Monday, February 28, 2011

Everything as a service

Is everything destined to become a service? Here is a recent blog post at Harvard Business Review:

"What's more exciting is how you will consume refrigerators in the near future. Will you even need to buy one? Perhaps manufacturers will lease you a fridge and charge a low monthly rate for managing your refrigeration needs. They might bundle energy costs in as part of the package and then help you find ways to reduce energy usage. They'll probably invite you to share clever ways to use refrigerators, or comment on their own ideas, and innovate even better offerings next time. We will increasingly consume products like refrigeration as services rather than as products. As a result, our consumption will be more accessible, more convenient, more affordable, and more personalized."


Web 2.0 innovation: Skweal.

The premise is that people only vent about bad customer service or products on public sites like Yelp if either they don’t have a way to complain directly to the company (to get their problem fixed) or if they try to complain directly but are still not satisfied. So Skweal allows people to complain to one central place and they find the right person at the right company. Participating companies commit to making a strong effort to resolve the problem in the expectation that the customer will not also post about their dissatisfaction in public (but there is no guarantee/contract involved).

Would you do this, or would you rather vent in public? Is it revenge you are looking for, or satisfaction?

Curation Nation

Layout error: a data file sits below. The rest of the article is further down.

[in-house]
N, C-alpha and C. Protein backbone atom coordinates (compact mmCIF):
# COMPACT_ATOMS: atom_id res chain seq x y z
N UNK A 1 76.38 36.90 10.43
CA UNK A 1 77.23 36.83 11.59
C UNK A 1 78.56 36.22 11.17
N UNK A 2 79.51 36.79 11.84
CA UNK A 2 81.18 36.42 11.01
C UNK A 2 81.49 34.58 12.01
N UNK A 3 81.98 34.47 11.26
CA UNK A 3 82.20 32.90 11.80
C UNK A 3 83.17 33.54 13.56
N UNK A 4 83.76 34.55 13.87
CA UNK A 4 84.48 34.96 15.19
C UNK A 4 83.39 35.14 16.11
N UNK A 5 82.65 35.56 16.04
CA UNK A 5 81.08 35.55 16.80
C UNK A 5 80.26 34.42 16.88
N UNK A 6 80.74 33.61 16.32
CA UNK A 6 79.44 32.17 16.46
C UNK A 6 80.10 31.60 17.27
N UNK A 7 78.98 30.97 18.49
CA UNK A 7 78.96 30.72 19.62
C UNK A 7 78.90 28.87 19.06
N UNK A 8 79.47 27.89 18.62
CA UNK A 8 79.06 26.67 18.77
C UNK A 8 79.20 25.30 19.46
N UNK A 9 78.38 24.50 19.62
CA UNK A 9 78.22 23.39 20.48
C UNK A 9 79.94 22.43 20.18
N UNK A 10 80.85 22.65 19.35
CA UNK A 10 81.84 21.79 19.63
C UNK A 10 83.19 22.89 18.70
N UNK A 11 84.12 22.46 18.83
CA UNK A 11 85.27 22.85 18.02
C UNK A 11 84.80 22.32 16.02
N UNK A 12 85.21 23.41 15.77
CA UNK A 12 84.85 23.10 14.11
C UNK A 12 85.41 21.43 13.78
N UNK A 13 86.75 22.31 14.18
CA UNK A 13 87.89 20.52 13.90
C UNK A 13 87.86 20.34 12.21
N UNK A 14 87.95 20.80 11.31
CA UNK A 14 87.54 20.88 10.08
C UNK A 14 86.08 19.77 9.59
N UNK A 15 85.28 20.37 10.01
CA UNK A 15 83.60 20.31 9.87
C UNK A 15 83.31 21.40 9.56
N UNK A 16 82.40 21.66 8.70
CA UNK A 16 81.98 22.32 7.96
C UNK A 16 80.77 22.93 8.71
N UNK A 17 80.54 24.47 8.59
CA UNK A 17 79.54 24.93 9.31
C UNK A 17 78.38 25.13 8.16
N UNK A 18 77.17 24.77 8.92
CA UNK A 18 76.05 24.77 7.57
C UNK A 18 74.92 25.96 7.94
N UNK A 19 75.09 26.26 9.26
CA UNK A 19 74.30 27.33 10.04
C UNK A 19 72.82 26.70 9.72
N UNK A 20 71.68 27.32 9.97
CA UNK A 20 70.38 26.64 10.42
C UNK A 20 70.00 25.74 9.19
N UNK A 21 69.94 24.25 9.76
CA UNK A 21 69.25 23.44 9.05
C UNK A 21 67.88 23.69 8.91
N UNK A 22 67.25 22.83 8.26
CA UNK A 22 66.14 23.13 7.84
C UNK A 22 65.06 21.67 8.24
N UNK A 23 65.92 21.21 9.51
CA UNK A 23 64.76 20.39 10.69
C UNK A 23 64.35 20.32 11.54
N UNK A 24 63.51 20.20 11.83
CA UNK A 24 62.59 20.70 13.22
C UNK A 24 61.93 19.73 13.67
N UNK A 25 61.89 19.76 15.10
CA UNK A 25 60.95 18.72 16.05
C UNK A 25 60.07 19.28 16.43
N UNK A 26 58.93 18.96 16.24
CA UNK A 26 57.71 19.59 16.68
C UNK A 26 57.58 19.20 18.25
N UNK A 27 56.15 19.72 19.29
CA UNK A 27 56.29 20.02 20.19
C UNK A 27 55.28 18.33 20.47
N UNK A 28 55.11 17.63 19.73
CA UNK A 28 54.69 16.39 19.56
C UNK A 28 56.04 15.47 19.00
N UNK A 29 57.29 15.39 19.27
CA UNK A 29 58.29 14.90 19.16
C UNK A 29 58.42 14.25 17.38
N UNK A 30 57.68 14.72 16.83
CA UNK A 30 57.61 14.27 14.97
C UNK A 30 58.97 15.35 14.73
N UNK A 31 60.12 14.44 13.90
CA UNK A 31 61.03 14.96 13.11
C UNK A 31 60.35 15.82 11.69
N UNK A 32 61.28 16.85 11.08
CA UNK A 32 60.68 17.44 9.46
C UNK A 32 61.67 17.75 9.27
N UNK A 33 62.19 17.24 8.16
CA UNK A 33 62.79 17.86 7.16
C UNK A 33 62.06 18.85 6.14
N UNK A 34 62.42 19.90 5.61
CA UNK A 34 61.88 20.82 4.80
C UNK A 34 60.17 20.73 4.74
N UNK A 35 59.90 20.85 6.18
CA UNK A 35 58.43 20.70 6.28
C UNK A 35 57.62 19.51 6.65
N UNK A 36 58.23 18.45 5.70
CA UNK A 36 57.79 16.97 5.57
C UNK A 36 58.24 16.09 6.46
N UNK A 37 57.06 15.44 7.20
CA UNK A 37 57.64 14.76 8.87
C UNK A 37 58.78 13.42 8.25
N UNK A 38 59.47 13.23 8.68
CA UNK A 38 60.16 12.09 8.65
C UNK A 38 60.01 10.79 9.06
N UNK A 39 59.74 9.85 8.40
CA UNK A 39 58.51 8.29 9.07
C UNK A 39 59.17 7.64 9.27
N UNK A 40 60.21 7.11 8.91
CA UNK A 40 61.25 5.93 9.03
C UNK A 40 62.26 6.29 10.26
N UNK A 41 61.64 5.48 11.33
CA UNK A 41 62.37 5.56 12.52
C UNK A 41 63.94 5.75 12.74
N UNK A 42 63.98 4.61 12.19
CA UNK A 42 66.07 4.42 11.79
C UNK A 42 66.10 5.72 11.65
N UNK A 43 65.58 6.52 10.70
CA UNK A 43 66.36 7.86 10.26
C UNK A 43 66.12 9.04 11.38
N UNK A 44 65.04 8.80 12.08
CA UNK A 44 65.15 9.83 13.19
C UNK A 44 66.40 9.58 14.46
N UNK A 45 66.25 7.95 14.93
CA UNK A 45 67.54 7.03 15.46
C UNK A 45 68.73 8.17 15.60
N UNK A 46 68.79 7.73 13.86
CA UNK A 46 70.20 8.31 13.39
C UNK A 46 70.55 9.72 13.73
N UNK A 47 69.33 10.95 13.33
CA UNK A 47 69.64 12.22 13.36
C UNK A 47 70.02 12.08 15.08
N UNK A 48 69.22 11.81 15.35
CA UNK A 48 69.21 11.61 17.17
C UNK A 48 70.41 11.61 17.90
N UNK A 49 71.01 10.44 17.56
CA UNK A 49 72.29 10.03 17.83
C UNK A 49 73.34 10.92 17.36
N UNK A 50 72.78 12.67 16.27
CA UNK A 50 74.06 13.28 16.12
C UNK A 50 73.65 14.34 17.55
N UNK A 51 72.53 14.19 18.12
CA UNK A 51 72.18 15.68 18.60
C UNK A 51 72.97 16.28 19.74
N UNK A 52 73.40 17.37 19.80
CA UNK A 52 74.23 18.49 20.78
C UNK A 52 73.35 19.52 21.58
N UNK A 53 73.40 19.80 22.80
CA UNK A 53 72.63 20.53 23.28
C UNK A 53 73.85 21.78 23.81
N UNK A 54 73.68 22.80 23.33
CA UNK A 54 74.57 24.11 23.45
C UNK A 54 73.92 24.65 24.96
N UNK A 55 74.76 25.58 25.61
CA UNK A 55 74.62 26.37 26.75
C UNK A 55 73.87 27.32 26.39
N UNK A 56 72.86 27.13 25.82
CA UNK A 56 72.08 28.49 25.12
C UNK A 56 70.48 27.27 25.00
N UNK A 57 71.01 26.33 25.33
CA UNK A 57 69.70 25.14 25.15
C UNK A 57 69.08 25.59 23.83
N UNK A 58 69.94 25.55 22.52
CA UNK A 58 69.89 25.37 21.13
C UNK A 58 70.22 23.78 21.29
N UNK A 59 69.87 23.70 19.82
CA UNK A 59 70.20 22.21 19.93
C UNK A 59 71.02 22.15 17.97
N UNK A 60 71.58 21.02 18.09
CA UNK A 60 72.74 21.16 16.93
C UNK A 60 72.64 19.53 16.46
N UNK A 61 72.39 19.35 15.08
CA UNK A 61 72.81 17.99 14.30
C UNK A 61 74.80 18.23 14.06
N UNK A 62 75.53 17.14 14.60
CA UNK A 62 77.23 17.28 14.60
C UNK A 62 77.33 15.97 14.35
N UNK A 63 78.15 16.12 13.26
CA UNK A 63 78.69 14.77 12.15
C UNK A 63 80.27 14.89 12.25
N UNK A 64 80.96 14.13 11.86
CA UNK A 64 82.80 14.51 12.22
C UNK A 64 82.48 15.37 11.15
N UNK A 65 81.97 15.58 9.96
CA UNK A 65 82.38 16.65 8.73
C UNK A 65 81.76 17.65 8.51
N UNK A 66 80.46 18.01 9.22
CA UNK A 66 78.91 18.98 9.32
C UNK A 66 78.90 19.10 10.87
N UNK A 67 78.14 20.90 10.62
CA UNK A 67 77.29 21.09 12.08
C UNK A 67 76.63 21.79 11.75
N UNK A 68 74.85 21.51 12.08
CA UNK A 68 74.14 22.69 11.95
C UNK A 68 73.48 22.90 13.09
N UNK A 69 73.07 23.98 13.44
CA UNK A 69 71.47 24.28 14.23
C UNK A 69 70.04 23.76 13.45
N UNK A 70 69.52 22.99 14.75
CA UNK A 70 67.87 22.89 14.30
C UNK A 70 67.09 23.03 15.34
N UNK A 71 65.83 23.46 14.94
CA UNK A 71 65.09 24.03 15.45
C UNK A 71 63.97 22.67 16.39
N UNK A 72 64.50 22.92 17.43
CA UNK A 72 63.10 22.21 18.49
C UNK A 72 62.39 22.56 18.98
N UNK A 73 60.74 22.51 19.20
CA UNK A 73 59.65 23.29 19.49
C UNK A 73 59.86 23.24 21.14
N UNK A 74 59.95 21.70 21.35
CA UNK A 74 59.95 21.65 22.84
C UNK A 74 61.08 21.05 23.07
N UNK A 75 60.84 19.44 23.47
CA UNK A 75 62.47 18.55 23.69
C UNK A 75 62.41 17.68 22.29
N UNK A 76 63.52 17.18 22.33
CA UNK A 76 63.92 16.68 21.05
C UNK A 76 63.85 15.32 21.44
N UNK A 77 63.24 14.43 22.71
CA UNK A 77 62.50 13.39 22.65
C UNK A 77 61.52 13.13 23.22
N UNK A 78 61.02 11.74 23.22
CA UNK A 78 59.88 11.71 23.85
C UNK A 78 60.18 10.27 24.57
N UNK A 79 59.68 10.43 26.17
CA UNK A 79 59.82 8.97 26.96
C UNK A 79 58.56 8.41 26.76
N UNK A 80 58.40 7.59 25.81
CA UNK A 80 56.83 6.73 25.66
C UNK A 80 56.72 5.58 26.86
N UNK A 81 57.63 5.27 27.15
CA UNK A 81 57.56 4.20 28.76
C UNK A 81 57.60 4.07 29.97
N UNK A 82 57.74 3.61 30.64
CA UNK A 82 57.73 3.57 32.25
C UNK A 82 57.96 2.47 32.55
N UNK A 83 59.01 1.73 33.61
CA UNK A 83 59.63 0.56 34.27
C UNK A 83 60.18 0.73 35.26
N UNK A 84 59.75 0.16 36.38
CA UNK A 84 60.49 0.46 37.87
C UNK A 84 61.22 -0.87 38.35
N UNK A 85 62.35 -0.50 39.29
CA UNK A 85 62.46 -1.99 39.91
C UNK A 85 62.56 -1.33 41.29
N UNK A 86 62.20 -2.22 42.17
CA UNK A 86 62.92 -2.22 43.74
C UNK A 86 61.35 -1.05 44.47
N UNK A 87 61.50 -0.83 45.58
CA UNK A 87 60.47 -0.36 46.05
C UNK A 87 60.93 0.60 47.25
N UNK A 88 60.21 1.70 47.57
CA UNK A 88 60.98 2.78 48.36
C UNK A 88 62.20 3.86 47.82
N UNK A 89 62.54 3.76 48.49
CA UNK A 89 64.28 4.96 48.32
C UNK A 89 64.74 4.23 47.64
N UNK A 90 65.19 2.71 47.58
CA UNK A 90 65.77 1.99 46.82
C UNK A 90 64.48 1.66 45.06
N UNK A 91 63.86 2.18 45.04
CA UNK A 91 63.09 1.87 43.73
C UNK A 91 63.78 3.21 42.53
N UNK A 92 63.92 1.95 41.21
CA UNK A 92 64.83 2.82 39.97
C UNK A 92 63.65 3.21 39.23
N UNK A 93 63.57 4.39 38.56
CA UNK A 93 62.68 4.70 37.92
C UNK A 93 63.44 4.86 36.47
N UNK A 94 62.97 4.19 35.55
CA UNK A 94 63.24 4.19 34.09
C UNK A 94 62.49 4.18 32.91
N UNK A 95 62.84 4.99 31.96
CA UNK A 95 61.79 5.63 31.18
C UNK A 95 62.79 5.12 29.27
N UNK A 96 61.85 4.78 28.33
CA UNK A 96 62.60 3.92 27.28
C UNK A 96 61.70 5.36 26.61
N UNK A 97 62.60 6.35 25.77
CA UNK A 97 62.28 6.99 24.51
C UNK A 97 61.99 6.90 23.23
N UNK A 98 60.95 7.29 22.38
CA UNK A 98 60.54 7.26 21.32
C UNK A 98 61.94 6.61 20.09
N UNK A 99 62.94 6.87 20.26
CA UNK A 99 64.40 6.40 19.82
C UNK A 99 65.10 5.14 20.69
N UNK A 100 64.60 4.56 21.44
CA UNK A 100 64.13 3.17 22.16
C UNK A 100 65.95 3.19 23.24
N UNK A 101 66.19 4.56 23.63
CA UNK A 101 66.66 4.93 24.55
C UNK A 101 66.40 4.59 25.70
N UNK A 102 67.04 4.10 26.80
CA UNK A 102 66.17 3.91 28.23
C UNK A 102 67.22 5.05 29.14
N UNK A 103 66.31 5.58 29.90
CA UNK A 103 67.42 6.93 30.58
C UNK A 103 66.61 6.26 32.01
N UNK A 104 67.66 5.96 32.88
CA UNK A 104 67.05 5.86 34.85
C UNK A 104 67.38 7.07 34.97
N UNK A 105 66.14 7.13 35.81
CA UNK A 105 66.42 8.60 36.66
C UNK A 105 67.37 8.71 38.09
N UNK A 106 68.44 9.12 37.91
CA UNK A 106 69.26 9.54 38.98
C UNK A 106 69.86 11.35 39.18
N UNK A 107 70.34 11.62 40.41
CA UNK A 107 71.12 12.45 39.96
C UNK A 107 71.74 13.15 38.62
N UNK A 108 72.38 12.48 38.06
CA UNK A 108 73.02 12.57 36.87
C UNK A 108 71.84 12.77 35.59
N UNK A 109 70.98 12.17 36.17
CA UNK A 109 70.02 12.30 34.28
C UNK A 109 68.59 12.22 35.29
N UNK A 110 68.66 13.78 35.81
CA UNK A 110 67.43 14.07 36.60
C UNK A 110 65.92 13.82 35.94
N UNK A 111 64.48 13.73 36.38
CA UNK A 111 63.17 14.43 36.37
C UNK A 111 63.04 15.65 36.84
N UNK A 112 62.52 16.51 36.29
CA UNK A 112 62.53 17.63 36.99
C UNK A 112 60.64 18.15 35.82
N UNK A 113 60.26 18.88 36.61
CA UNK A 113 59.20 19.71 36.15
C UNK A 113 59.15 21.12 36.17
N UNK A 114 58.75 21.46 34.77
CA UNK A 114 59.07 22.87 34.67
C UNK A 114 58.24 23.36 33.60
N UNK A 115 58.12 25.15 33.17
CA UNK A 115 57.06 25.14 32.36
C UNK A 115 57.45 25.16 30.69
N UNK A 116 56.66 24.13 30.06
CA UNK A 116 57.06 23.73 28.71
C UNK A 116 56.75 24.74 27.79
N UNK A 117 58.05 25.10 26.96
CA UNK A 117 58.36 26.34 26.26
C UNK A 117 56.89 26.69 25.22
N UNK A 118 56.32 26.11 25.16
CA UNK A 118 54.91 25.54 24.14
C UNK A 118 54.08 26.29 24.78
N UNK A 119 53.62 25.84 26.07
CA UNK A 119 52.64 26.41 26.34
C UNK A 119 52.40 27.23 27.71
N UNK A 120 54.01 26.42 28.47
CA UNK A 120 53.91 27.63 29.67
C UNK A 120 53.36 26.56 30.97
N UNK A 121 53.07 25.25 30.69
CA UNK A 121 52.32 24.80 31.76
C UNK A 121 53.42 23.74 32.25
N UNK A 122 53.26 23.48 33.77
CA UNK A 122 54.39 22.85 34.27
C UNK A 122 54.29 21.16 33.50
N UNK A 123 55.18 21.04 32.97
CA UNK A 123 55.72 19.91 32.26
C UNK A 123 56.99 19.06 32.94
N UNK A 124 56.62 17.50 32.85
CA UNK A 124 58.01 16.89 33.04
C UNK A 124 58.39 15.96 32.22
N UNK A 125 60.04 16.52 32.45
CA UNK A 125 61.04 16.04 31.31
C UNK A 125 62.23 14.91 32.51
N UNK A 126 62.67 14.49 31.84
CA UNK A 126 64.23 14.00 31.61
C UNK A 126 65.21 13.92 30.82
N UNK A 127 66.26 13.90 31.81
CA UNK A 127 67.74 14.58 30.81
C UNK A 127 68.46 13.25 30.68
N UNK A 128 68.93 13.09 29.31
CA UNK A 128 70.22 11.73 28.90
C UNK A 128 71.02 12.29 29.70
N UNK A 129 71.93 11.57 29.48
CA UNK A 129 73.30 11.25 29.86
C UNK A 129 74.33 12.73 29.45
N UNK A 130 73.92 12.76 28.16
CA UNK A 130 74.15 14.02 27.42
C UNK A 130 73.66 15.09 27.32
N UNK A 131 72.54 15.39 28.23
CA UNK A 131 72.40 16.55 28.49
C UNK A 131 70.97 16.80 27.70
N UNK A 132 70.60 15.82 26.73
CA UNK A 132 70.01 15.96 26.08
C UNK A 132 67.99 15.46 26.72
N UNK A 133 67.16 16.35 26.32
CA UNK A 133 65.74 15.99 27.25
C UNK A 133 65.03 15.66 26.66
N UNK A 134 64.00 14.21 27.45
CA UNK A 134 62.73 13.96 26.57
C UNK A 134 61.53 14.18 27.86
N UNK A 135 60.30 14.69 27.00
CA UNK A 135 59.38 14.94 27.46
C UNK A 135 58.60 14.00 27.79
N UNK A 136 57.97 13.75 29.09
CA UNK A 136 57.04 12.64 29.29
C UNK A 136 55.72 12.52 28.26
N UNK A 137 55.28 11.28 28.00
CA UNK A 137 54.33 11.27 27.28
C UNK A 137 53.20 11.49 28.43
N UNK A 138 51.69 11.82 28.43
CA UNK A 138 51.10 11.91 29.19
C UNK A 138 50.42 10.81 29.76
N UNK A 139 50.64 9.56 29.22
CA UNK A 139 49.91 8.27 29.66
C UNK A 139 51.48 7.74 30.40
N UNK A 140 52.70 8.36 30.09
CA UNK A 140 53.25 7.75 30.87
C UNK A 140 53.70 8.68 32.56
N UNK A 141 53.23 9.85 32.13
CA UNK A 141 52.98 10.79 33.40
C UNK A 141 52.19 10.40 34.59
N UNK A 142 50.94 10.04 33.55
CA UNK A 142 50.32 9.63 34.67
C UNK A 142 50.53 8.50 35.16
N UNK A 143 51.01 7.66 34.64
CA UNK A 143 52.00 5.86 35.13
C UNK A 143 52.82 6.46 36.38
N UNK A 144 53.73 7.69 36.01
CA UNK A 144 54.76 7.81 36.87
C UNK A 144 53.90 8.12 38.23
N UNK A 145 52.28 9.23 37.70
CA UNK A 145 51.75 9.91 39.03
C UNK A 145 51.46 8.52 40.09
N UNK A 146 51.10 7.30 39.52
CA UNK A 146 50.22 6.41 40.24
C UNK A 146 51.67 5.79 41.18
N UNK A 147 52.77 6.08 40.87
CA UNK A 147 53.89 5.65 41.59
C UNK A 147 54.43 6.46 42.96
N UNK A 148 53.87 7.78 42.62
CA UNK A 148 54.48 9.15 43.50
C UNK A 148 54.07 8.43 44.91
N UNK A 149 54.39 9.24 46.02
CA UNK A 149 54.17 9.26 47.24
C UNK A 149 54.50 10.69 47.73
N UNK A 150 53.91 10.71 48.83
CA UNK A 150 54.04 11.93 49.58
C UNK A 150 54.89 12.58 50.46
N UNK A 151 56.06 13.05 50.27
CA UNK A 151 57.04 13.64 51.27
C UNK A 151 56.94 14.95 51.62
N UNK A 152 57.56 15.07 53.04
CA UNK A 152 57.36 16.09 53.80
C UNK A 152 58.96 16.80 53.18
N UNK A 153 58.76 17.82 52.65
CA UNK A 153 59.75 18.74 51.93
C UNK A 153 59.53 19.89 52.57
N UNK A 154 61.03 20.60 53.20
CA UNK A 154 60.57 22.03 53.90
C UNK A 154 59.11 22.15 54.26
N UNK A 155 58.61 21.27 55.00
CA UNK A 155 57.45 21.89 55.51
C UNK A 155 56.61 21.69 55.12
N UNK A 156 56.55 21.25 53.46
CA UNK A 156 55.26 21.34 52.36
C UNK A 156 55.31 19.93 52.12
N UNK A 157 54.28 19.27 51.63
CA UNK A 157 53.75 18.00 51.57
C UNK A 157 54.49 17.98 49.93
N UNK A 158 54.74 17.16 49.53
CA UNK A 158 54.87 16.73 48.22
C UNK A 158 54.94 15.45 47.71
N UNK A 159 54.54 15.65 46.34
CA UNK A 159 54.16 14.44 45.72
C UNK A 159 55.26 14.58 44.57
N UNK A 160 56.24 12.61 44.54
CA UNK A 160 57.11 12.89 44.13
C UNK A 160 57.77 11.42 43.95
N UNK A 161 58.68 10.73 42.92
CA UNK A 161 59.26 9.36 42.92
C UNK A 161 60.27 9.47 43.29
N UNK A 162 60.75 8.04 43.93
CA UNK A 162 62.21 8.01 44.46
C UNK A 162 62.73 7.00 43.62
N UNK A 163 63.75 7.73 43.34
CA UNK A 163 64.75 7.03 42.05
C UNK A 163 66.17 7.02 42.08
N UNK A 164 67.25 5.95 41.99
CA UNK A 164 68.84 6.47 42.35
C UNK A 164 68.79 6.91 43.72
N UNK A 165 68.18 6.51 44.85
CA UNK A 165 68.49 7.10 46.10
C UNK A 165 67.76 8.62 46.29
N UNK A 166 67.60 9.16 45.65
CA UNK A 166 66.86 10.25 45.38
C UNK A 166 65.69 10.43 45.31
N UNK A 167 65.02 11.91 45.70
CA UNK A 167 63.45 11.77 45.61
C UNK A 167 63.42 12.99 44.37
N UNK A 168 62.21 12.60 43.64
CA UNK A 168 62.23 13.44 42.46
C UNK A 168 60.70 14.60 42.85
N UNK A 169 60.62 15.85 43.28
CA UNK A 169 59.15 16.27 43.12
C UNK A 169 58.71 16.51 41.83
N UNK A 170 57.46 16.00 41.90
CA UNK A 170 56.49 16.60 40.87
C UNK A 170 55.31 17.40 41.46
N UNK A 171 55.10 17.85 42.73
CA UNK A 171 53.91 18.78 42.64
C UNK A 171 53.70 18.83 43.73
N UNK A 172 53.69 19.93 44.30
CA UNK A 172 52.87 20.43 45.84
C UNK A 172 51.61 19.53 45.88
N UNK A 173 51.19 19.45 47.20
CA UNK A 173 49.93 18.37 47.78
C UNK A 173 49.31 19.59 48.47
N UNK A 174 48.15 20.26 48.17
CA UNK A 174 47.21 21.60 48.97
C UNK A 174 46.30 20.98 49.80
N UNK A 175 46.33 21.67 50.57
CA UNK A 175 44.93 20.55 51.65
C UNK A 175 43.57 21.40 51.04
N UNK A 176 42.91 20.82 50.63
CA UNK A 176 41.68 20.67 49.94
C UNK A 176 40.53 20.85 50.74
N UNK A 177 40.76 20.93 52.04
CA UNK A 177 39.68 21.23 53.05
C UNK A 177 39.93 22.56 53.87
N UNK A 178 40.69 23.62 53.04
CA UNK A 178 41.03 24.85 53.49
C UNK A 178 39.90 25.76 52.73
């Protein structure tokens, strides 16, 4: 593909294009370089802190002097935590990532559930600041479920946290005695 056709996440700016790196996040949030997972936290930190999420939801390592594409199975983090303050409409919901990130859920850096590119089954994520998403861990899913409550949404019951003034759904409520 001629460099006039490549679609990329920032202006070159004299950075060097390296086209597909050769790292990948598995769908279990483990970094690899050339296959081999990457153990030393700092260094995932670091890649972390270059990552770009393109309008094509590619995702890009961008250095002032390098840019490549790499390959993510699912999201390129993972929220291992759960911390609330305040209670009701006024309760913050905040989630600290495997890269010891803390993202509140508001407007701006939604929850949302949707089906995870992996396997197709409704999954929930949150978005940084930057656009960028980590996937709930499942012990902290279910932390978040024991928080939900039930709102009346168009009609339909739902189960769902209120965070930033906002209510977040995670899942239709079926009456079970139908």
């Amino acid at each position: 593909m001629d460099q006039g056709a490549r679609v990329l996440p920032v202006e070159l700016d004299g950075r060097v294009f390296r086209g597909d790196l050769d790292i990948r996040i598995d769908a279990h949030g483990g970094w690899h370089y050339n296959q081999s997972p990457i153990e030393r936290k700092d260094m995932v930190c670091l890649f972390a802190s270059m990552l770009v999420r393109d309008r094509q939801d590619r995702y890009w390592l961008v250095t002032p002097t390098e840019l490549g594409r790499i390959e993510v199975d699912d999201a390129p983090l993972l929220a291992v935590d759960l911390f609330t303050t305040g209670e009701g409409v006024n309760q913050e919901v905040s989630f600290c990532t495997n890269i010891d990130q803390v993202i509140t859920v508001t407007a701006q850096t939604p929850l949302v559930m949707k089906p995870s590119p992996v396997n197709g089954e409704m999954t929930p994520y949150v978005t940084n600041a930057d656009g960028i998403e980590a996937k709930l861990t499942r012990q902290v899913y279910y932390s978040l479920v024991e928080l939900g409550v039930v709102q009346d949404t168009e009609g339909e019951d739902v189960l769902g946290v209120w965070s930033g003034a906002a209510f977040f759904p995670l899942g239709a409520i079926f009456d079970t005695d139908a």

There is a book called “Curation Nation” that explains the growing use of curation as a business model for web-based business models. The premise is that aggregation sites (that present you with everything in an order that is based on a web-crawling and page-rank kind of algorithm) are losing their popularity because of search engine optimizers and too much junk out there.

Instead, we are using our social networks or experts to filter the cream from the crop. We find people who we trust in particular areas (movie critics or friends who share our taste in movies; fashion icons or friends who share our taste in clothes; etc) and then listen to their recommendations. So the growth of reputation management systems and recommendation systems are becoming more critical than search algorithms and search engine optimization strategies.

What do we share with our friends?

There was a study done at Wharton that they covered on the show “On the Media” this weekend that I think would be very interesting to all of you.

The researchers looked at the most emailed articles from the New York Times web site every 15 minutes for several months. This should have balanced out any effects of time of day and day of the week and part of the month. I don’t think they went for a whole year, so there may have been some seasonality effect.

They used semantic analysis to try to identify what the most emailed articles had in common. Was it importance (Revolution in Egypt, etc)? No. Was it Paparazzi (Lady Gage stories.)? No. It was stories that were awe-inspiring. They took a lot of time to develop a formal definition of what they meant by awe-inspiring and trained their research assistants to measure this consistently. And this was the #1 attribute of these NYT most emailed articles. Secondary to that was articles that made people angry (but not articles that made people sad) and articles written by female authors (even keeping the amount of awe and the amount of anger constant).

Keep in mind that these weren’t the most popular articles or the most read articles. These are the ones that people most wanted to share with their friends/contacts. So we don’t want to inform our friends, we want to motivate them. We don’t want to share information, we want to share emotion. Interesting, don’t you think?!!